New Location for the Archives’ Dissertations, Master’s Theses and Master’s Reports

Archives' dissertations, theses and reports in their new location
Archives’ dissertations, theses and reports in their new location

 

The Michigan Tech Archive’s has moved all of its university dissertations, master’s theses and master’s reports to one centralized location on the Garden Level of the Van Pelt and Opie Library, an area formerly occupied by government documents.

For patrons, this means that the historic texts are no longer held in an off site storage area, and do not require a long waiting period for retrieval. However, while these materials are now located physically outside of the Archives’ doors, they will still be maintained by the department. These stacks will be locked to the public and will require an Archives employee to retrieve the texts for patron use in the Reading Room.

For more information on this topic or about other Archives’ matters, call the Michigan Tech Archives at 906-487-2505, email copper@mtu.edu or visit us on the web at http://www.mtu.edu/library/archives/ .

Fire, Miners and Elephants: Hancock in Photos and Words, 1860-1940

Please join us for local author, John Haeussler as he discusses the research process for his book Images of America book about Hancock.
Local author, John Haeussler will discuss the research process and photographs used for his Images of America book about Hancock at 5 pm on Thursday, March 12 in the library’s East Reading Room.

 

Please join us for a talk by local author John Haeussler at 5:00 pm on Thursday, March 12 in the East Reading Room of the Van Pelt and Opie Library on the Michigan Technological University campus. This event is free of charge and open to the public. Refreshments will be served.

Haeussler’s presentation will begin with a brief overview of his recent work, Images of America, Hancock, from Arcadia Publishing, and progress to outline the importance of the Michigan Tech Archives’ role as a historic image repository for projects such as this one. After exploring his research process, the remainder of the presentation will be a discussion of pre-1940 images of Hancock from the Michigan Tech Archives. This exploration will include readings from contemporary newspaper accounts that pertain to some of the historic photos. There will be allotted  time for questions, answers and discussion following the presentation, though audience participation is encouraged throughout the talk.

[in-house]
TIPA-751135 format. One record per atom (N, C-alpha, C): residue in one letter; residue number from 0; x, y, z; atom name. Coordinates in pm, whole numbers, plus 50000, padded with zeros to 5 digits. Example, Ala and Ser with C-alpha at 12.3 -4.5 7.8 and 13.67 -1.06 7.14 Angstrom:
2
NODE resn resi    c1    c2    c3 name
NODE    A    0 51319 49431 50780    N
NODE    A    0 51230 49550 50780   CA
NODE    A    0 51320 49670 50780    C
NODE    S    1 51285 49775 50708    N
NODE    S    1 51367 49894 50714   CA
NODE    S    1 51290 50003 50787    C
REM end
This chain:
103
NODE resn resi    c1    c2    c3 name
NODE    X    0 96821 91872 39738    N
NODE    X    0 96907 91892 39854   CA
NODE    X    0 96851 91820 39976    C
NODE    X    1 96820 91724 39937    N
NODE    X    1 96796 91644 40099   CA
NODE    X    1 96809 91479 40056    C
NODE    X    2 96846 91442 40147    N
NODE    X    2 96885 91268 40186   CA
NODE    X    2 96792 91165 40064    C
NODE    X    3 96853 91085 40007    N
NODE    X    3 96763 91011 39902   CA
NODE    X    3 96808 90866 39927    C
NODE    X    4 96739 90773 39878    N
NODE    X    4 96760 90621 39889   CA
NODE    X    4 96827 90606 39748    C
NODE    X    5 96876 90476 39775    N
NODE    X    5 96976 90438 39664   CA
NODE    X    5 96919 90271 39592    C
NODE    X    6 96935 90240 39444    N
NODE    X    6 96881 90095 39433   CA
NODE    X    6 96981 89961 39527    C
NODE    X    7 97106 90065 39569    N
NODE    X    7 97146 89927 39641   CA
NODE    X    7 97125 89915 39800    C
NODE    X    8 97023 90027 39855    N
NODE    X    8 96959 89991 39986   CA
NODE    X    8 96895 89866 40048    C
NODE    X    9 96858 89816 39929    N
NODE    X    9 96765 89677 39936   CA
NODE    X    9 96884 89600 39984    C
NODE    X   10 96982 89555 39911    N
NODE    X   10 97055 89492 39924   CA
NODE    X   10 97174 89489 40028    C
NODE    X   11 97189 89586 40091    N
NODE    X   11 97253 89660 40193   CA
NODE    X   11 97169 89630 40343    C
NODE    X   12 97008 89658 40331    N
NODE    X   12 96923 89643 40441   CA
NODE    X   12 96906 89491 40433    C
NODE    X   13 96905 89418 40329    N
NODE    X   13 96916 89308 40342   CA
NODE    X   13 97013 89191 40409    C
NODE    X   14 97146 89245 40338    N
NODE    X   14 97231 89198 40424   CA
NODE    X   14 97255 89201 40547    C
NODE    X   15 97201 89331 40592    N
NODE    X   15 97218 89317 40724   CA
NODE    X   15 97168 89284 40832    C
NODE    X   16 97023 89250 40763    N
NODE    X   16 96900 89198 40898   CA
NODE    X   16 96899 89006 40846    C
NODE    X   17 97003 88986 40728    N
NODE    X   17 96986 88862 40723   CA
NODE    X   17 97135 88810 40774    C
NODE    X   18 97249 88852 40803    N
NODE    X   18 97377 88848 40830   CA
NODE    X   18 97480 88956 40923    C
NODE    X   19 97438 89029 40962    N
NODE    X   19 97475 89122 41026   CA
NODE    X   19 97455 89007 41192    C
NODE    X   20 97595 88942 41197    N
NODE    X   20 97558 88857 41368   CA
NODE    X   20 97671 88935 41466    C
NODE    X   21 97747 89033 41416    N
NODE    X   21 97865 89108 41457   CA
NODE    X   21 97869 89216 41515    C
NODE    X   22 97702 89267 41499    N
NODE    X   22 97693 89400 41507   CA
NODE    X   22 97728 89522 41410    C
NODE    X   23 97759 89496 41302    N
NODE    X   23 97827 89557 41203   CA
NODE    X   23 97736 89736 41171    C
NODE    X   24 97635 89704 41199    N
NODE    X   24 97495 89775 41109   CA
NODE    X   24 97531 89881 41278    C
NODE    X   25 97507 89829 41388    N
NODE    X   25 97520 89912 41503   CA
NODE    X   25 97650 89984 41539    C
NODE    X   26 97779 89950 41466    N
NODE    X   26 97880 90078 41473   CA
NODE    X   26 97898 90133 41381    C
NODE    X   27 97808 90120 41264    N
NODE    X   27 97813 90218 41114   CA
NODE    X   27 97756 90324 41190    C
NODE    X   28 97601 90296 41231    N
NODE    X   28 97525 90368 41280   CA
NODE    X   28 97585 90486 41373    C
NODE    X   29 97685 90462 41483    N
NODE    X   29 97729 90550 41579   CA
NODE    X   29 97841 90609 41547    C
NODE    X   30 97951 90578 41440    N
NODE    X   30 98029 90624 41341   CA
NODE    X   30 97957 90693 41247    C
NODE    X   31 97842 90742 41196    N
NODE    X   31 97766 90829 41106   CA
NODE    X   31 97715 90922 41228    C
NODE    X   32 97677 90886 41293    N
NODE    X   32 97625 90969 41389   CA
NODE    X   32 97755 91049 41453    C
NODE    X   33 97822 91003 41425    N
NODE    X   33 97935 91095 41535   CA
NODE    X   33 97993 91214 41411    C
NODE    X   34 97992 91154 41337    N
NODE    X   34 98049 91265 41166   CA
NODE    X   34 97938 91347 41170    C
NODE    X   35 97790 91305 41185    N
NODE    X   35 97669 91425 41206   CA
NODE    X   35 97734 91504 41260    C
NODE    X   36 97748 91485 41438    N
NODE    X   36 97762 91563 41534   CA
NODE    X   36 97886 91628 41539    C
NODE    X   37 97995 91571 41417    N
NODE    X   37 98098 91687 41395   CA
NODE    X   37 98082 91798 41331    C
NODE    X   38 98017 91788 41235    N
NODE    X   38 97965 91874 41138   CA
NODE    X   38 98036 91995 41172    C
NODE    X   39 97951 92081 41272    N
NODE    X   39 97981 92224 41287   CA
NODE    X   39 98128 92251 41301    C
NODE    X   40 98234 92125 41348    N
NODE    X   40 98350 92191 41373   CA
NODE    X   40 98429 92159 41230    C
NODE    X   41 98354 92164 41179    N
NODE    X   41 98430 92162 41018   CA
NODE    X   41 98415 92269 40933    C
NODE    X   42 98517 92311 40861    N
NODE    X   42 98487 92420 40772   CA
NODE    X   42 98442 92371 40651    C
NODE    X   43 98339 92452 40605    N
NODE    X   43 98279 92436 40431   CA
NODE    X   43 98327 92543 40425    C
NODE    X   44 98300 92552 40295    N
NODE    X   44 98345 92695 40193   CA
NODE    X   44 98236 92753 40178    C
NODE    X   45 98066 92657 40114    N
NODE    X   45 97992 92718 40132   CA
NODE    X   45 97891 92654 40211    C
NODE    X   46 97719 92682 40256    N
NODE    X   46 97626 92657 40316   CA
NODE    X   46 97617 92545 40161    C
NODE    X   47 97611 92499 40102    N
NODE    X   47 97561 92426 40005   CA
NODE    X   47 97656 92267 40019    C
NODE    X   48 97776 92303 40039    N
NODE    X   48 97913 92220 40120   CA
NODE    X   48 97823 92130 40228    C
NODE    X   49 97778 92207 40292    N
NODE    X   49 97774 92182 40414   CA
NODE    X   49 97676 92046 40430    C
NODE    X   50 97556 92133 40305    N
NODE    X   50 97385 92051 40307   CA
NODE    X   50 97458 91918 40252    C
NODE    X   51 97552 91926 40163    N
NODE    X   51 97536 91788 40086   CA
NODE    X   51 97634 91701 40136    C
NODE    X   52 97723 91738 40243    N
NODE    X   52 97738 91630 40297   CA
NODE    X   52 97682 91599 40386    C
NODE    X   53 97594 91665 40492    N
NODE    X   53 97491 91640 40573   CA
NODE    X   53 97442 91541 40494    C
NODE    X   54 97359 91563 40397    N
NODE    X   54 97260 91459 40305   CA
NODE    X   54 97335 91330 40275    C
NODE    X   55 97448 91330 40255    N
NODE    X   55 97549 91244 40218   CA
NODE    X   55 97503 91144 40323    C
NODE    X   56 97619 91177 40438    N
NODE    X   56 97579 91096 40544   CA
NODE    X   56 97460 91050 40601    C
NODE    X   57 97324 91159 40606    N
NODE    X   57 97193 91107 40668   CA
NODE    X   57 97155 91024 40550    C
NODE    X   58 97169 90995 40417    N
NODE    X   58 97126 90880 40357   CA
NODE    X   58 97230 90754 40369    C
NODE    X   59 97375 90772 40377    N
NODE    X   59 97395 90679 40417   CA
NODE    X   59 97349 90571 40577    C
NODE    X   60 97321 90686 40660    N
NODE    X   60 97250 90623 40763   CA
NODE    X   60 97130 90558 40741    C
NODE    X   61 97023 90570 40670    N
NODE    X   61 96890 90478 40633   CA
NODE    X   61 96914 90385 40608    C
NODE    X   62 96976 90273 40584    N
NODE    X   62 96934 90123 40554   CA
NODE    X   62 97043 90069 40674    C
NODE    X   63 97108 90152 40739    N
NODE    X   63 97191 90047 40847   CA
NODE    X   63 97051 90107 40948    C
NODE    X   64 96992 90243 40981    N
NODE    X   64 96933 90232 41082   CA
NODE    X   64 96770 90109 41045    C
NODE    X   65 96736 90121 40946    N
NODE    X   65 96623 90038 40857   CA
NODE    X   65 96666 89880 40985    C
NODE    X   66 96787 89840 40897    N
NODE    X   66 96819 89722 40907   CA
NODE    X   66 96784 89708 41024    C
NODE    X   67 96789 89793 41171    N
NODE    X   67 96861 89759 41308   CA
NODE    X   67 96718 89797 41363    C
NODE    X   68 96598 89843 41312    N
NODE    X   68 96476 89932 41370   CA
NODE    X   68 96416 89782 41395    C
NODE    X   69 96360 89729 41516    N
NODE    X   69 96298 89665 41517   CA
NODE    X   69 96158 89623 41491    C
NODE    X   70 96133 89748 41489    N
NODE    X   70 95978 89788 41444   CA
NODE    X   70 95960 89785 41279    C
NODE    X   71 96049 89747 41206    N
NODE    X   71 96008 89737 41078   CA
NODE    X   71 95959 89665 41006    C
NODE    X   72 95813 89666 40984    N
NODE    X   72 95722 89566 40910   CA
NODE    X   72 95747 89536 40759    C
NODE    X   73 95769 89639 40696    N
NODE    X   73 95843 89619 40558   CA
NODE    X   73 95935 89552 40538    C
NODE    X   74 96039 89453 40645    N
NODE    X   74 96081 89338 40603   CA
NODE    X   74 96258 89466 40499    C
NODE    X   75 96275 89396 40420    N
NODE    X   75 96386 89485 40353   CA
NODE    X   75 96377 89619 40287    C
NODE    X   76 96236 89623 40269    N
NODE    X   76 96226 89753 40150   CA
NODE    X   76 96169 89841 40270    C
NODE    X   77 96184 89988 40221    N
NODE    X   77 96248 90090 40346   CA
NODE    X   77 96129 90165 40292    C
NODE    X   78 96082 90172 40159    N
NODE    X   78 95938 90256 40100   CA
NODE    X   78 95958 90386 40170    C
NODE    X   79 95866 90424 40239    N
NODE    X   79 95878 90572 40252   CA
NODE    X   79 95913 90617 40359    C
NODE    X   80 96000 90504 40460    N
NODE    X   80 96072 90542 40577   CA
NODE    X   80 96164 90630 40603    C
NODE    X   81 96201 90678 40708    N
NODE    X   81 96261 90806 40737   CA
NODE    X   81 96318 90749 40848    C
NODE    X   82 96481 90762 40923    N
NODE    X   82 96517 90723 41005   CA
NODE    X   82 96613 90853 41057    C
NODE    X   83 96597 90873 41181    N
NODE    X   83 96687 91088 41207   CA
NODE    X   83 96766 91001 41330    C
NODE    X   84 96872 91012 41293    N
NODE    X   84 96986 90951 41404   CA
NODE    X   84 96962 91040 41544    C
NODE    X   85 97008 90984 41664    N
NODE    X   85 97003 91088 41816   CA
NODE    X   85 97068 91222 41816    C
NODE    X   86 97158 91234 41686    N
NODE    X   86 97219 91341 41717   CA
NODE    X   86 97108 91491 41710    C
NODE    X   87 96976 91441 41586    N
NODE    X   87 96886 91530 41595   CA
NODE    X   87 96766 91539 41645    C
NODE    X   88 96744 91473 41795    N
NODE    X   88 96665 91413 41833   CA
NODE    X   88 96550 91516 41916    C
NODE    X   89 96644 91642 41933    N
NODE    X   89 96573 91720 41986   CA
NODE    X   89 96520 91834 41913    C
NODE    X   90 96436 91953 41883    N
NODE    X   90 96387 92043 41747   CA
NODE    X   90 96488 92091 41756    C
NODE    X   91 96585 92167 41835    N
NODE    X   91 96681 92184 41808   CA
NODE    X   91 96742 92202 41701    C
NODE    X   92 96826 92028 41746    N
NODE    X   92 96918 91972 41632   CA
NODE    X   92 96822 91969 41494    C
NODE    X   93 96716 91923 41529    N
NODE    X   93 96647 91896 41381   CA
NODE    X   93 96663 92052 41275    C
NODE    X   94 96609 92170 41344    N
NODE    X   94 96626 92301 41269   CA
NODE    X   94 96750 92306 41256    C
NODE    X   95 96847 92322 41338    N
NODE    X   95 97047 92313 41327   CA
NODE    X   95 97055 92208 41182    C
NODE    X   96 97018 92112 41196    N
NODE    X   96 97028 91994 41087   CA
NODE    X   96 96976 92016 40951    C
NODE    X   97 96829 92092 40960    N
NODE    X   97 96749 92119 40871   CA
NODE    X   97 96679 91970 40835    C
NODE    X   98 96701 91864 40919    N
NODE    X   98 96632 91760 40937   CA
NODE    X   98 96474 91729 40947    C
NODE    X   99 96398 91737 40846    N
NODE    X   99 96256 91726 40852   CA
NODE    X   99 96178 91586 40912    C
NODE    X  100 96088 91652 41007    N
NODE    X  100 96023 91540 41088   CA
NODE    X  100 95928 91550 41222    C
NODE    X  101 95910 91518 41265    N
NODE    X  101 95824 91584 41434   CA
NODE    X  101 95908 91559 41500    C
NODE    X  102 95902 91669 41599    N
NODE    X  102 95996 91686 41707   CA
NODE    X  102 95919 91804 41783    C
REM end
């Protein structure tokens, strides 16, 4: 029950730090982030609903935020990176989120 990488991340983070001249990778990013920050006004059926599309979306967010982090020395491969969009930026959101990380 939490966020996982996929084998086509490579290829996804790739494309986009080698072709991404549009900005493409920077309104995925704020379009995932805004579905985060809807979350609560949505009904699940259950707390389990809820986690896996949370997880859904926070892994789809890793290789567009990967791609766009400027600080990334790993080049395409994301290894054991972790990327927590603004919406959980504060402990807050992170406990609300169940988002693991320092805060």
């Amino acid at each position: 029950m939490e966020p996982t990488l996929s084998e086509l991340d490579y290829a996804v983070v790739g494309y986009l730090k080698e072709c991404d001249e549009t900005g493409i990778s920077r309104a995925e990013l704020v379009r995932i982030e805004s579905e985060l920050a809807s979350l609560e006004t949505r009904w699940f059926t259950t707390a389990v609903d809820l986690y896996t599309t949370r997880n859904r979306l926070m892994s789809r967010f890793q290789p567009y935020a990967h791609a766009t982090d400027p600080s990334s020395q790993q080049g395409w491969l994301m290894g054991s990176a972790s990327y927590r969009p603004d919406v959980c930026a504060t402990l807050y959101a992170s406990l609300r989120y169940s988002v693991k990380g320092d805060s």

Along with his authorship of Hancock, a part of Arcadia Publishing’s Images of America series, Haeussler co-authored and co-edited Hancock’s sesquicentennial publication, Hidden Gems and Towering Tales: A Hancock, Michigan Anthology. This earlier text was published by the City of Hancock in 2013.  John, his wife Megan and their children Maggie and Jack have resided in Hancock since 2007.

For more information, feel free to call the Michigan Tech Archives at 906-487-2505, email at copper@mtu.edu, or visit on the web athttp://www.lib.mtu.edu/mtuarchives/.

Have a Cautious Friday the 13th Today, Everyone!

Printed in the Daily Mining Gazette Friday, November 13, 1953
Printed in the Daily Mining Gazette Friday, November 13, 1953

 

“No, Kitty! Not Today!”

THAT HORRENDOUS DAY, Friday the 13th is here again. It is the time to avoid breaking mirrors, walking under ladders and –. But here is Smokey, the cat, ignoring the good advice of Elinor Matteson. Of course Smoky has nine lives and he is not a bit superstitious.

Winter Carnival, Then and Now

The Michigan Tech Archives will be open for special hours over Winter Carnival Weekend from 10:00 am to 2:00 pm on Saturday, February 7nd. 

Ever since Winter Carnival debuted as the Ice Carnival in 1922, Michigan Tech students have found reason to hope for piles of snow and below freezing temperatures. Though traditions other than the iconic snow statues have held fast throughout the decades; the winter Carnival Queen coronation, races, broomball tournaments, the Snow Ball, the beard contest and others have all withstood the test of time.

Scroll through some of these winter carnival memories and see for yourself how constant everyone’s favorite Winter Carnival tradition has remained.

Clicking on an image will take you to the available bibliographic information for that image.

 

Winter Carnival Snow Statues 

 

Keweenaw Digital Archives #: Book LD3328H3-261-7

 

Keweenaw Digital Archives #: MTU-208-2014-04

 

Snow Statue Construction

 

Keweenaw Digital Archives #: MTU004-002-69-28-01

 

Keweenaw Digital Archives #: MTU-118-2014-11-04-064

 

Queen Coronation

 

Keweenaw Digital Archives #: MTU004-002-69-36-22

 

 

Keweenaw Digital Archives #: MTU-118-2014-11-04-042